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Why next-level service is the only way to survive a shift

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The discussions are fast and furious around technology and real estate; projections, proclamations and profits have all been tossed against the wall hoping for something to stick. All the while, the ever-looming market shift is hanging over our heads.

Between business growth and the changing market, there is much to consider in real estate right now — but I think we’ve been focused on the wrong things.

We are all striving for tools that help real estate agents do a better job, make more money and serve better; it seems that many of our solutions focus on how to help agents, but what about the clients? What problems do funnels, bots, automated customer relationship managers (CRMs) and data collection solve for the homebuyer and seller?

Don’t stay a gecko

When Geico came out with online quotes, it became a Zillow-like machine. Customers wanted a quote, they wanted it cheap, and they didn’t want to wait an hour to get it — so that’s exactly what Geico gave them. Hence, the successful slogan, “15 minutes could save you 15 percent or more on car insurance.”

This was an industry disruption.

The big observation is that the customers opting for the online path were transaction-minded — they wanted simple and fast, and Geico answered the wants of that sector to rave reviews. Does that mean they won? Maybe. Every big insurance company can quote online these days, so it definitely made an impact on that industry.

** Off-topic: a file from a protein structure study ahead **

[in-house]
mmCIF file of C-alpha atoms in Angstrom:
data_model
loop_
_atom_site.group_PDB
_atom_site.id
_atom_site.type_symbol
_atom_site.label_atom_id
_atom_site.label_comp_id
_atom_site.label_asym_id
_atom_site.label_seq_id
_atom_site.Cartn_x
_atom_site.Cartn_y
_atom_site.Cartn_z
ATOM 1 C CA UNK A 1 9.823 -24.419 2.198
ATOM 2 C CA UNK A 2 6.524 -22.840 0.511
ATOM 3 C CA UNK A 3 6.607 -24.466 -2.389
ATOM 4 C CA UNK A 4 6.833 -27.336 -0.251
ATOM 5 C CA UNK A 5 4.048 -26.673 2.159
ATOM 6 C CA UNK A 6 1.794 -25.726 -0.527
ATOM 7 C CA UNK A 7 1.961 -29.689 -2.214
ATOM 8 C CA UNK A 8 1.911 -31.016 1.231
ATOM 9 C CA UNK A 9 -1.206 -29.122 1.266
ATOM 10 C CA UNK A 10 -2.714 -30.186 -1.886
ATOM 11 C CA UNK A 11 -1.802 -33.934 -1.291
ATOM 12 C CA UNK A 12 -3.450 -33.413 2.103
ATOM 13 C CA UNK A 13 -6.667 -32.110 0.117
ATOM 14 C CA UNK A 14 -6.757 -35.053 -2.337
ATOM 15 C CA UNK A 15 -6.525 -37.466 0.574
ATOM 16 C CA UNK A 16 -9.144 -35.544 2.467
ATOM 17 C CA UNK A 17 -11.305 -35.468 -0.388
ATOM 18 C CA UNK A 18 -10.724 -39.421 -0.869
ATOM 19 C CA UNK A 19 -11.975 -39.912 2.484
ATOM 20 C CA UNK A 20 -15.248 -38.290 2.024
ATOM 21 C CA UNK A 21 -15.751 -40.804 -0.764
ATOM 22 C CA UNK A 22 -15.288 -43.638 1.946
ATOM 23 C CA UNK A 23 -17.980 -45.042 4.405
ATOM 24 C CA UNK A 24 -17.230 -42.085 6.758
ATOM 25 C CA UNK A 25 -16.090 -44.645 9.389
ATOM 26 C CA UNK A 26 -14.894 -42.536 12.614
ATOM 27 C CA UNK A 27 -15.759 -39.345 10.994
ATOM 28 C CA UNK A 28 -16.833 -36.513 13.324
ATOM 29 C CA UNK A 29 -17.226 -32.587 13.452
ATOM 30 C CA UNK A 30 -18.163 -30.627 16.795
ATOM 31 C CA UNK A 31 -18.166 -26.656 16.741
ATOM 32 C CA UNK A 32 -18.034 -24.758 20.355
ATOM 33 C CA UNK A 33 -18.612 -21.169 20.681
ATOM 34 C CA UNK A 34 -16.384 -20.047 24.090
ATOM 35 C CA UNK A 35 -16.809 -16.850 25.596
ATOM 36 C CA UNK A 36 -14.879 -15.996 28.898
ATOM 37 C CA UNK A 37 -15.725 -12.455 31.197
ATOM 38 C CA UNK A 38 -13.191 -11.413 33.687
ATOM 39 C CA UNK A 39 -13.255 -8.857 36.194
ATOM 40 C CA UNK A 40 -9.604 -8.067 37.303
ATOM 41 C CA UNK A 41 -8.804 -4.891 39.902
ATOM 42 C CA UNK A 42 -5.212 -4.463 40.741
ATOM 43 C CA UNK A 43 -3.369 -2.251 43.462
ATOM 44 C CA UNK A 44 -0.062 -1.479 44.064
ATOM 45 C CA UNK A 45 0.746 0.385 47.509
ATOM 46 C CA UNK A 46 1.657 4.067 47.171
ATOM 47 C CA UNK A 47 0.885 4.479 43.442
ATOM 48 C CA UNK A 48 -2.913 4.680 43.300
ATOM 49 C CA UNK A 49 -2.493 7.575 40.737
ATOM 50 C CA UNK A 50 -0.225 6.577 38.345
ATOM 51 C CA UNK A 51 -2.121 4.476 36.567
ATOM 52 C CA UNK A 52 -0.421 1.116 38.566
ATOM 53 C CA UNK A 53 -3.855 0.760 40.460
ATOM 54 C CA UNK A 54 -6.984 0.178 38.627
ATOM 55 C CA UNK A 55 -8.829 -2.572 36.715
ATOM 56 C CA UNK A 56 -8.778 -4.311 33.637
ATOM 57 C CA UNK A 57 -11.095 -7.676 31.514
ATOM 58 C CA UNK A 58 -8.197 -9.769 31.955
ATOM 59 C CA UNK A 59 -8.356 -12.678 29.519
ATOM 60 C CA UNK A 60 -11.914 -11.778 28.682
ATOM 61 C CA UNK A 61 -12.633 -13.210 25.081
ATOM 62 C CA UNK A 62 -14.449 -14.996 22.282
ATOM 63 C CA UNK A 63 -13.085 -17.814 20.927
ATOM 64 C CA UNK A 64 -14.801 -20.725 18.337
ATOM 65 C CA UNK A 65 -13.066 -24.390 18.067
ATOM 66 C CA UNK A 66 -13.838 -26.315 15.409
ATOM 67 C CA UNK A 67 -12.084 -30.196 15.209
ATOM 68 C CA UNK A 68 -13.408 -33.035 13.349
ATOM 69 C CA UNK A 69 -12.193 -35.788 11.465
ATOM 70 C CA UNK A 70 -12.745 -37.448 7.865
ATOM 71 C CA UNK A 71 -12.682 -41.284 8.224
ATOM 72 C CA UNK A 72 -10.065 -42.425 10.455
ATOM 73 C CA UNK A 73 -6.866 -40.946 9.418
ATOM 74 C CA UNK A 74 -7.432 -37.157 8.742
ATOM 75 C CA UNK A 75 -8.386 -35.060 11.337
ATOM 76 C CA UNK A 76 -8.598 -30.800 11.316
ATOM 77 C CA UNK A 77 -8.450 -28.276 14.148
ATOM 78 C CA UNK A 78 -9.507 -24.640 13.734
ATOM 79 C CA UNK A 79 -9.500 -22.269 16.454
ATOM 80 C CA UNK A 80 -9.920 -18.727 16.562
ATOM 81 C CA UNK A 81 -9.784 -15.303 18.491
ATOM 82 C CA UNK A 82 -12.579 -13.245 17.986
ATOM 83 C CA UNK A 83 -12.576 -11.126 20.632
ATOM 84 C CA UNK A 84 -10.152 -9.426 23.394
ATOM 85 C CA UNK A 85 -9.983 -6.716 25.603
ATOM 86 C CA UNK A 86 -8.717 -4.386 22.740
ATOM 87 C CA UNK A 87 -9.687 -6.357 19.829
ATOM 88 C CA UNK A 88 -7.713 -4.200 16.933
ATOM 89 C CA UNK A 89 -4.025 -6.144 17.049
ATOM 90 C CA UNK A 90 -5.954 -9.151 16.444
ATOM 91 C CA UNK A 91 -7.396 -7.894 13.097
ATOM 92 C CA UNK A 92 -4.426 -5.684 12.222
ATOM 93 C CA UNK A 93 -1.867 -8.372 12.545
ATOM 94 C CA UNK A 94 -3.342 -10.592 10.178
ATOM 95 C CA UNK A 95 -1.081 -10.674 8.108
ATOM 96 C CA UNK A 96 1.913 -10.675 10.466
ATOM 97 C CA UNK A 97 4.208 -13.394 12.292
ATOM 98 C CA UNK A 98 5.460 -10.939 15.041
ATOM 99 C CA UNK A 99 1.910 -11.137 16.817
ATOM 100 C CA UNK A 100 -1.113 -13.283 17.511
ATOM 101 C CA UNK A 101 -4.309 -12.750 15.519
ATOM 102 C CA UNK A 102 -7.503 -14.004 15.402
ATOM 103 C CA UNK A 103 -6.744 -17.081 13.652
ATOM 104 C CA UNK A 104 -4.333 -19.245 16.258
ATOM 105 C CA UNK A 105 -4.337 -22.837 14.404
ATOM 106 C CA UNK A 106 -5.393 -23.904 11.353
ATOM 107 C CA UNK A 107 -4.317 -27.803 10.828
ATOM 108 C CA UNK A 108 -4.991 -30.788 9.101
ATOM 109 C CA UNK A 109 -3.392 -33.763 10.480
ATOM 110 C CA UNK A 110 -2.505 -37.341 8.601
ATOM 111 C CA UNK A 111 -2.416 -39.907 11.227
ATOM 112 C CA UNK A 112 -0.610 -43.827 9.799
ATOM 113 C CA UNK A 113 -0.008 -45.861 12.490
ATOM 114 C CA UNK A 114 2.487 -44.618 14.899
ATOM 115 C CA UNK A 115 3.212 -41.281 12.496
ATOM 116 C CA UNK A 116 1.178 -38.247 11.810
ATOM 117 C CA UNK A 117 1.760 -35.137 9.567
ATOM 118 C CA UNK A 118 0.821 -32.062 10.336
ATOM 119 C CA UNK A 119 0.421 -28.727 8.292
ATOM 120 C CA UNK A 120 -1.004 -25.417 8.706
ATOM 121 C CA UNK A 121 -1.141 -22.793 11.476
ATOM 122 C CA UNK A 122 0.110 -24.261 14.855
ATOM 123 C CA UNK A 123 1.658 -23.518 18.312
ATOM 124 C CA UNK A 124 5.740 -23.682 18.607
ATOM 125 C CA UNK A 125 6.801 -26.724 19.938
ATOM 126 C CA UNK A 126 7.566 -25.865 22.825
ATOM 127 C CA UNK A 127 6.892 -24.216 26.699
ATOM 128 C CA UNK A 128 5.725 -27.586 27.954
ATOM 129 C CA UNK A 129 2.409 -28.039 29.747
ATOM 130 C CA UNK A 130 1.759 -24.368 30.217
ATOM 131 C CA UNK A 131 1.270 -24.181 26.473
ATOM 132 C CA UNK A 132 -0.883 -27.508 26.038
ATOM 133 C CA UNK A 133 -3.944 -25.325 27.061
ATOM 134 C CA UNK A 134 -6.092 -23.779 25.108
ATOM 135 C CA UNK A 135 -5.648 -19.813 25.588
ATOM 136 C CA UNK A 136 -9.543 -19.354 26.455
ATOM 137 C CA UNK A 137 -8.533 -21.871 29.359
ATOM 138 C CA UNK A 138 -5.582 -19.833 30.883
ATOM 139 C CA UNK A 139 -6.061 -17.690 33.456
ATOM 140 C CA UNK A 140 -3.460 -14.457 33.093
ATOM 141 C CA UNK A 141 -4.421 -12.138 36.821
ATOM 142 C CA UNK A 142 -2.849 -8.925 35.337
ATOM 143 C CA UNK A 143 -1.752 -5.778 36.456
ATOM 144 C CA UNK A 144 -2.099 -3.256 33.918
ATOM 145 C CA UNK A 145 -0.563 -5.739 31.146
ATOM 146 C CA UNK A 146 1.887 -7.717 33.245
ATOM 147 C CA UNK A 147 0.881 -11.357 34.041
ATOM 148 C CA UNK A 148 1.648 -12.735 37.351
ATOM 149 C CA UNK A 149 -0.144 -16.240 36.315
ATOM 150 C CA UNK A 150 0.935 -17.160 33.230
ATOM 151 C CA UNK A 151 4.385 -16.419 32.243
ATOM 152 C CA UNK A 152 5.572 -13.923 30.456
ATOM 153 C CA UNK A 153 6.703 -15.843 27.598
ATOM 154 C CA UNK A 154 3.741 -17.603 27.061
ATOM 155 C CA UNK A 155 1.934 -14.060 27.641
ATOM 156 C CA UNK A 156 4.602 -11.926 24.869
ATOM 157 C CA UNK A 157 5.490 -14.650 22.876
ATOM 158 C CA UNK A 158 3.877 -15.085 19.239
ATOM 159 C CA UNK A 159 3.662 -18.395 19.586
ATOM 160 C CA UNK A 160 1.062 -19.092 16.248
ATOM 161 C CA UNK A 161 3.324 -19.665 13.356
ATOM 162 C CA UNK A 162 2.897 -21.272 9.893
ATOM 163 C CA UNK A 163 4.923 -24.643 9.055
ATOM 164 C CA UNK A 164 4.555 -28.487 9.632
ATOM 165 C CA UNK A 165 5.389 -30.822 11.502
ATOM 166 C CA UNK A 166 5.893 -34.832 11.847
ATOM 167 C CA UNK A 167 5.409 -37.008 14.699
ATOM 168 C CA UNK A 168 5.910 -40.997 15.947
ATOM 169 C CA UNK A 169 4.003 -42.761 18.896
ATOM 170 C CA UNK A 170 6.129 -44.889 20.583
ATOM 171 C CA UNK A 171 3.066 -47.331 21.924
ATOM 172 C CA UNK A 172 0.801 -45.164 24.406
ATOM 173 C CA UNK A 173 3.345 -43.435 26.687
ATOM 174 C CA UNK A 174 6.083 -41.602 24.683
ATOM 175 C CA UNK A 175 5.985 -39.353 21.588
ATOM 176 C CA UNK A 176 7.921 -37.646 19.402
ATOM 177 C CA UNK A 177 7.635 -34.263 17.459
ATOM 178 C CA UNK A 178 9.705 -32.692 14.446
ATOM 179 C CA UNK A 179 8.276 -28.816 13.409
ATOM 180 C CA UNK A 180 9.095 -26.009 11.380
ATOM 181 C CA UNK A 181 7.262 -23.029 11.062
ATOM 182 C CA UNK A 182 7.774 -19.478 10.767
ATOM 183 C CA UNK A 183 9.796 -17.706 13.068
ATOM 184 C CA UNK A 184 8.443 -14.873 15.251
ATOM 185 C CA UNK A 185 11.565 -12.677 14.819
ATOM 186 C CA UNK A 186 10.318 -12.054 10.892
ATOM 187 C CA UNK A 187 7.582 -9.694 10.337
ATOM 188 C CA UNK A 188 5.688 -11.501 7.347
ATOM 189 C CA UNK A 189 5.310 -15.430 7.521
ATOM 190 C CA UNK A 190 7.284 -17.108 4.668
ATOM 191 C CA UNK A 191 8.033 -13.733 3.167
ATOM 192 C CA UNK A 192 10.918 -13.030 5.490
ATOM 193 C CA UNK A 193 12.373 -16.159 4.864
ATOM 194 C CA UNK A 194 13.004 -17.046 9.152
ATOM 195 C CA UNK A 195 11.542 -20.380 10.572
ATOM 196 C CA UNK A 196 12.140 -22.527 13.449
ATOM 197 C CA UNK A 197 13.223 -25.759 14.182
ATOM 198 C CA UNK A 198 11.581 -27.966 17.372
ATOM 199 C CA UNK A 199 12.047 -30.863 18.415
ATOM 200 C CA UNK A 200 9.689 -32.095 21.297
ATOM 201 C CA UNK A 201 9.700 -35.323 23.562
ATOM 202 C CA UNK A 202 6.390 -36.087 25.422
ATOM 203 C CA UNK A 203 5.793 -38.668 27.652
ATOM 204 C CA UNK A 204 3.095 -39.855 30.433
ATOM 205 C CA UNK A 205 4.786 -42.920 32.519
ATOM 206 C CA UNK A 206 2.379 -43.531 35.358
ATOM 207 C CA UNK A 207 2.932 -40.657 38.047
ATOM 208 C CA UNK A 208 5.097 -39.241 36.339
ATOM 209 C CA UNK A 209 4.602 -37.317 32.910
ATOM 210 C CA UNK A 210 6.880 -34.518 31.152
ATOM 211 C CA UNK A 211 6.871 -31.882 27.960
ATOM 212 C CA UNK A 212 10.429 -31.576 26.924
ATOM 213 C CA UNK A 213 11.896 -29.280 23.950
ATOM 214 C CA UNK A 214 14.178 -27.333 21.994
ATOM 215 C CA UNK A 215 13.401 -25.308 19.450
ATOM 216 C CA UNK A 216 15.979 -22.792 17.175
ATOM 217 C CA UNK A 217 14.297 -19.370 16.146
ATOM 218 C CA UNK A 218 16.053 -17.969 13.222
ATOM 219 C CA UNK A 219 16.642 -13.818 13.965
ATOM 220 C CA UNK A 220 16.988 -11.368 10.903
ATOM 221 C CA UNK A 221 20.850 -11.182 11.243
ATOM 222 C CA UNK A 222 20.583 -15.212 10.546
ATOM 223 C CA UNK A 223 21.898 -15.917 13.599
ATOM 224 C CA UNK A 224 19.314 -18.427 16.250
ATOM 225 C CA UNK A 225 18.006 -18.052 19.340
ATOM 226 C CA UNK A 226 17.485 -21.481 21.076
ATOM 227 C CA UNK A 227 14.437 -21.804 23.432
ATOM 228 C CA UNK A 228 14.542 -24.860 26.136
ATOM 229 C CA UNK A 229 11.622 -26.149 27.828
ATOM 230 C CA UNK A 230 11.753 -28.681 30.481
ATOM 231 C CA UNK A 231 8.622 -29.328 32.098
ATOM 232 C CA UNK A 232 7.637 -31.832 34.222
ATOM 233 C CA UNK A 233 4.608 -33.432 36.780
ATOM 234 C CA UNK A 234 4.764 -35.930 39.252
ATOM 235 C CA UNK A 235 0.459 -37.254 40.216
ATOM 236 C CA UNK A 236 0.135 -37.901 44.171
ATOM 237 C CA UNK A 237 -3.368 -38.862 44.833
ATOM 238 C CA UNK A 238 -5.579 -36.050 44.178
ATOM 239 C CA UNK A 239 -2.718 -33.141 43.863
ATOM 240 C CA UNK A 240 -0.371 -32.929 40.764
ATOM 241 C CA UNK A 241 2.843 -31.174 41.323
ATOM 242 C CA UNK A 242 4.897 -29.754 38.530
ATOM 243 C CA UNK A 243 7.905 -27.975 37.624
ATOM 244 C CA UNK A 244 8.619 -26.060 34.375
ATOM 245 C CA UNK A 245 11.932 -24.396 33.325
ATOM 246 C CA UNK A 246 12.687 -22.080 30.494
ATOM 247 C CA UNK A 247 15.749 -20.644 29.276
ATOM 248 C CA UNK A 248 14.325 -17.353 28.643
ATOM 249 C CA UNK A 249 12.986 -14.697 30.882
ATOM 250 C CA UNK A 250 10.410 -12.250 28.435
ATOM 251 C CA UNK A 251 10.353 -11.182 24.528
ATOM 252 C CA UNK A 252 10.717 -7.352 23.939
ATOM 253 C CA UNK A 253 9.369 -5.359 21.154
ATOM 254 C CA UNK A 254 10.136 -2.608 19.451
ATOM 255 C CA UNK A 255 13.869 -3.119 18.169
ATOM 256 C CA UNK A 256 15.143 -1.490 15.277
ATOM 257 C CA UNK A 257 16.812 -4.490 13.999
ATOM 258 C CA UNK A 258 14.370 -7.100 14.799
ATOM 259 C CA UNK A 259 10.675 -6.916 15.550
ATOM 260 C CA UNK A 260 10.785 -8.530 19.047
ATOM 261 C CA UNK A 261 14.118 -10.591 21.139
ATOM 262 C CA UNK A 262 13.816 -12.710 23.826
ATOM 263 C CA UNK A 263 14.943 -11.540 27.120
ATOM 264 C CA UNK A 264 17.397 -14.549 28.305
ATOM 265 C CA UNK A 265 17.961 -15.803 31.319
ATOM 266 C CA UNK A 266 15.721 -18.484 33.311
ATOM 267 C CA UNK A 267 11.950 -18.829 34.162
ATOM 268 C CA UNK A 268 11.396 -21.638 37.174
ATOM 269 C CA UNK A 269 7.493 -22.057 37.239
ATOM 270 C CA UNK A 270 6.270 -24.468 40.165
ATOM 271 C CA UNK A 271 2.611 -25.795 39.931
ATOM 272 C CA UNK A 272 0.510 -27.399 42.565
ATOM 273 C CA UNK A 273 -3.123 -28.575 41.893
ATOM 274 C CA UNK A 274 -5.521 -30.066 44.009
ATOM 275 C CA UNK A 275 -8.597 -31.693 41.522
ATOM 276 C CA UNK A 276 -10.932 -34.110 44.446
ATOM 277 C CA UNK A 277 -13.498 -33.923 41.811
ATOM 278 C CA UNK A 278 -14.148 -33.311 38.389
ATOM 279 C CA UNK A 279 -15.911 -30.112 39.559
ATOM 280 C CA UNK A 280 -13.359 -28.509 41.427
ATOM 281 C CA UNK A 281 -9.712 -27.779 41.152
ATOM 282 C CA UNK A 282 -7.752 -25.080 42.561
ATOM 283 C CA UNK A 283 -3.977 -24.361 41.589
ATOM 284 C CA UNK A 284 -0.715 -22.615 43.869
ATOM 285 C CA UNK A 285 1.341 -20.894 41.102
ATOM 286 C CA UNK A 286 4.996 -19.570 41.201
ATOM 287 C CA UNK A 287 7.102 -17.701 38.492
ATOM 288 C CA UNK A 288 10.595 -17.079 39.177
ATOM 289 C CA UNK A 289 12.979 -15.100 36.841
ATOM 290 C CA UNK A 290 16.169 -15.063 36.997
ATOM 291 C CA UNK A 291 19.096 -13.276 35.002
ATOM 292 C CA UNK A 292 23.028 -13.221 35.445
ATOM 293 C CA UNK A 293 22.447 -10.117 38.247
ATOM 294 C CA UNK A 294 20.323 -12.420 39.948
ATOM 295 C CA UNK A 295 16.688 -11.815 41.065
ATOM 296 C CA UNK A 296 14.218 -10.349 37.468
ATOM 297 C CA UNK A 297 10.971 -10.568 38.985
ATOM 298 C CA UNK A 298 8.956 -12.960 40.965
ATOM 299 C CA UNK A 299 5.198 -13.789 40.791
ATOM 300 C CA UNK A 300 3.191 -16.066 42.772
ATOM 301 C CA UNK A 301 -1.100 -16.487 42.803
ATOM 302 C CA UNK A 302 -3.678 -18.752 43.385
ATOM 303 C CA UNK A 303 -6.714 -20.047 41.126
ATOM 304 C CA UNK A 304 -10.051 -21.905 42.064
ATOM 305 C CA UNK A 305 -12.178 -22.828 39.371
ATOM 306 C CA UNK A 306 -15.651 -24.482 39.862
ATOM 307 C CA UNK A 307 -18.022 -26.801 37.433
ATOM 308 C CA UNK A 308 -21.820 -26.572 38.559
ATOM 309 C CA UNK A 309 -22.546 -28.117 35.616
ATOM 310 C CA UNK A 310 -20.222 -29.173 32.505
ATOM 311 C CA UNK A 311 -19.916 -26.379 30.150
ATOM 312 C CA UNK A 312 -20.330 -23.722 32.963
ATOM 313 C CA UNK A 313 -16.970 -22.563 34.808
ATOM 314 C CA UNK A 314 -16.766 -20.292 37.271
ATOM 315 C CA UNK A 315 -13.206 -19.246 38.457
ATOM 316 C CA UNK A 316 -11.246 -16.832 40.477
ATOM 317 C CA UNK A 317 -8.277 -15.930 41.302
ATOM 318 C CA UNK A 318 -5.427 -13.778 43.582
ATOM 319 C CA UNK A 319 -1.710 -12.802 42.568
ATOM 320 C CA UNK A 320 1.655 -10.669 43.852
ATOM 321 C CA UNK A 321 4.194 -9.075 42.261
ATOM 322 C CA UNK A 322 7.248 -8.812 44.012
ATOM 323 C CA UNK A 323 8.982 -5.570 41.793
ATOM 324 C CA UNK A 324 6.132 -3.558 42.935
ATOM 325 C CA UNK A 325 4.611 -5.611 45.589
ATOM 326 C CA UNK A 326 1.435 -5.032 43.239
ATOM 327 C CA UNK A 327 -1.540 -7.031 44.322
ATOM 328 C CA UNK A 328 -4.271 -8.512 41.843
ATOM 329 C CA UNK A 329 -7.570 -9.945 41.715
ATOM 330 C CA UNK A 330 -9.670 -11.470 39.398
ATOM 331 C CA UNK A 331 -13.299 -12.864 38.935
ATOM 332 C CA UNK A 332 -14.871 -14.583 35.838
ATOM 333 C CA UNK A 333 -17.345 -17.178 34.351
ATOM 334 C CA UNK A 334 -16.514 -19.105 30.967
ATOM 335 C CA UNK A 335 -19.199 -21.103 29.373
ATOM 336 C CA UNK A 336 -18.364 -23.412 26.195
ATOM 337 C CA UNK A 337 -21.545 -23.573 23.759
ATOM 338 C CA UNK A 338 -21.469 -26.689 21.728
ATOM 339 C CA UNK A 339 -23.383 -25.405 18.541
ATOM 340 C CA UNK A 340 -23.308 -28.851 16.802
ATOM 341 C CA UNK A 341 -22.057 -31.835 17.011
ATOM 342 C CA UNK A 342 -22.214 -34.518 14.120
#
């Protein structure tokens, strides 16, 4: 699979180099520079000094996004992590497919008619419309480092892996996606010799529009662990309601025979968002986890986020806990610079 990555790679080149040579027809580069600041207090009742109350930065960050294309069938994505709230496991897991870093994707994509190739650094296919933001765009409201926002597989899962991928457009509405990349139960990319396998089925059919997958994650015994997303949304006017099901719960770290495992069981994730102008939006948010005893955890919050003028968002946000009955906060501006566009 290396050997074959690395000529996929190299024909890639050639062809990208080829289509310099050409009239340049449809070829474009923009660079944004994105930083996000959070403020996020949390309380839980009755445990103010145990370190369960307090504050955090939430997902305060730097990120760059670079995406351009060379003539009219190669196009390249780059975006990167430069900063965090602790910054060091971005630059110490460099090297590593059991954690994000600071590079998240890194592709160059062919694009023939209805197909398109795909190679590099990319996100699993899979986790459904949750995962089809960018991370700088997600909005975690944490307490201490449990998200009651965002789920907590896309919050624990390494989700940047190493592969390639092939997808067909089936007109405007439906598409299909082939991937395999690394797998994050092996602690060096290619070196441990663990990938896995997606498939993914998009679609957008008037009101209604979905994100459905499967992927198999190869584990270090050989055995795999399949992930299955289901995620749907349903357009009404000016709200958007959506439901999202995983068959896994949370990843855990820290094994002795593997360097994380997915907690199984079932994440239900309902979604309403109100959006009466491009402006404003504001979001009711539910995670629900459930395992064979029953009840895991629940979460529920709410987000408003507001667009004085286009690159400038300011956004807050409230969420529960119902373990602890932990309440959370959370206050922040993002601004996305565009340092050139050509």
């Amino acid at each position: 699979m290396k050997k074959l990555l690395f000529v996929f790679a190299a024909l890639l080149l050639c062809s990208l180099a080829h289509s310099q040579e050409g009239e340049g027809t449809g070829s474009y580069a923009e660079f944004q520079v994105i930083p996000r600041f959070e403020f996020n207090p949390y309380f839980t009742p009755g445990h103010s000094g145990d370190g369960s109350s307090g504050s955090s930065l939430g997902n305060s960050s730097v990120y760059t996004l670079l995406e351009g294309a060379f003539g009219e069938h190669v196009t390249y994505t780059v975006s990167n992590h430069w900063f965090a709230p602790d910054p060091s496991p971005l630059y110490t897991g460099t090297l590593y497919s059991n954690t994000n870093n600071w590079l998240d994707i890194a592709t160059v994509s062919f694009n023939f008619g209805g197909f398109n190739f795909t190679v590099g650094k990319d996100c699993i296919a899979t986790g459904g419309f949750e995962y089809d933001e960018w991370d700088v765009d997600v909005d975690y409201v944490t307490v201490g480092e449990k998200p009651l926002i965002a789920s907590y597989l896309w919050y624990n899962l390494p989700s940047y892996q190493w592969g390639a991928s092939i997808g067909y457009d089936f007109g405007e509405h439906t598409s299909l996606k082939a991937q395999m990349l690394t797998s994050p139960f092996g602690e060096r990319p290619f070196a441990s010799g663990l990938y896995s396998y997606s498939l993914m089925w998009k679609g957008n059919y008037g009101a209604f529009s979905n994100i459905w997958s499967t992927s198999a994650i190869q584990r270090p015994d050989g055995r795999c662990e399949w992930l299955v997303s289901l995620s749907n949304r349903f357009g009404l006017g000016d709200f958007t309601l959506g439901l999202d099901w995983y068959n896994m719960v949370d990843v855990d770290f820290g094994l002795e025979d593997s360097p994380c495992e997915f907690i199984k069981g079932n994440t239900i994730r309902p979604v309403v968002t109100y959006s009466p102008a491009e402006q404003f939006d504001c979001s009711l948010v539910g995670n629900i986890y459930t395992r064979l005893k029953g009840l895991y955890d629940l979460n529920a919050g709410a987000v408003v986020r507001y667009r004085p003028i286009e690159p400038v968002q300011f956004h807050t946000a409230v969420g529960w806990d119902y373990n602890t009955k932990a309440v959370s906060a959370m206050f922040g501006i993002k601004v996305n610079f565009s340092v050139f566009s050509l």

When customer service lacks

The online model worked during customer acquisition periods, but was lacking in customer retention periods. If a customer was in an accident and couldn’t get an agent on the phone or the agent who answered was on the other side of the country, it created a disconnect. The service level suffered on the back end of that catchy slogan.

While some customers rushed back to their previous traditional providers, Geico adjusted to the unforeseen hurdles, increased customer service and provided more service options to address the concerns. It was a pivot that helped them survive.

The point is that real estate is showing signs of a similar path in the near future. The disruption in insurance successfully divided the customer base into transactional and relational. You either want fast and cheap or you want thorough and personal. This is likely the result that Zillow will achieve as it moves forward.

Instead of being fearful and thinking that we, the agents, need to control more of the process to remain relevant, we must at some point ask ourselves how we can solve client-based problems better.

Be the exception

There are exceptions in every scenario we can paint around this topic: businesses that are 100-percent referral based, 50-year-old family-operated brokerages and new modern service-based brokerages are all prime examples.

We have to strive harder to be the exception. Agents who are doing the same things as everyone else in either transactional marketing or relationship building stand to blend in and become invisible over time; but the agents who are forward-thinking problem solvers for their clients will stand out as we approach a balanced market.